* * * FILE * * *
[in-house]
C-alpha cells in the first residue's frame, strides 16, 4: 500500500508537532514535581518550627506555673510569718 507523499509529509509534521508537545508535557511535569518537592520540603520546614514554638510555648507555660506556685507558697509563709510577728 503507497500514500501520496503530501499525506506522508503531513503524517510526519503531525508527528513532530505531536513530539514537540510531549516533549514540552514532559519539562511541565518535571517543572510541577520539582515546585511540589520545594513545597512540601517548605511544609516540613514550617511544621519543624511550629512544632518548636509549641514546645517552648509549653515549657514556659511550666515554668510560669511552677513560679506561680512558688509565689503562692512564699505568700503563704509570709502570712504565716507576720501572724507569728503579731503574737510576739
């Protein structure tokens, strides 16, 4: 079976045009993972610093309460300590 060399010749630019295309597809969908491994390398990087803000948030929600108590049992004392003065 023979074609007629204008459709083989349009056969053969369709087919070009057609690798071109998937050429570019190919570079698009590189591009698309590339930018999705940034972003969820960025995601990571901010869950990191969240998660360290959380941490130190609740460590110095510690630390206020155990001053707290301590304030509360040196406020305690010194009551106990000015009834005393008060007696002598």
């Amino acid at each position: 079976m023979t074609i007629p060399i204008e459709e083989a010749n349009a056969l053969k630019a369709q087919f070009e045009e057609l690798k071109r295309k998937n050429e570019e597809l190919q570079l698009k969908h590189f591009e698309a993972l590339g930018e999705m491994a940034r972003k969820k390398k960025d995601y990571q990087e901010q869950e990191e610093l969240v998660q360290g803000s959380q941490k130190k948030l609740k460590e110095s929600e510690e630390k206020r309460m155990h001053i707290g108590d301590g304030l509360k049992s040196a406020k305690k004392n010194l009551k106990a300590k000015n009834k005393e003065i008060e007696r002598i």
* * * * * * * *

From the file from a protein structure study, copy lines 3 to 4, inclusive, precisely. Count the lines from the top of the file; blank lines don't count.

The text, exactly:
């Protein structure tokens, strides 16, 4: 079976045009993972610093309460300590 060399010749630019295309597809969908491994390398990087803000948030929600108590049992004392003065 023979074609007629204008459709083989349009056969053969369709087919070009057609690798071109998937050429570019190919570079698009590189591009698309590339930018999705940034972003969820960025995601990571901010869950990191969240998660360290959380941490130190609740460590110095510690630390206020155990001053707290301590304030509360040196406020305690010194009551106990000015009834005393008060007696002598």
């Amino acid at each position: 079976m023979t074609i007629p060399i204008e459709e083989a010749n349009a056969l053969k630019a369709q087919f070009e045009e057609l690798k071109r295309k998937n050429e570019e597809l190919q570079l698009k969908h590189f591009e698309a993972l590339g930018e999705m491994a940034r972003k969820k390398k960025d995601y990571q990087e901010q869950e990191e610093l969240v998660q360290g803000s959380q941490k130190k948030l609740k460590e110095s929600e510690e630390k206020r309460m155990h001053i707290g108590d301590g304030l509360k049992s040196a406020k305690k004392n010194l009551k106990a300590k000015n009834k005393e003065i008060e007696r002598i």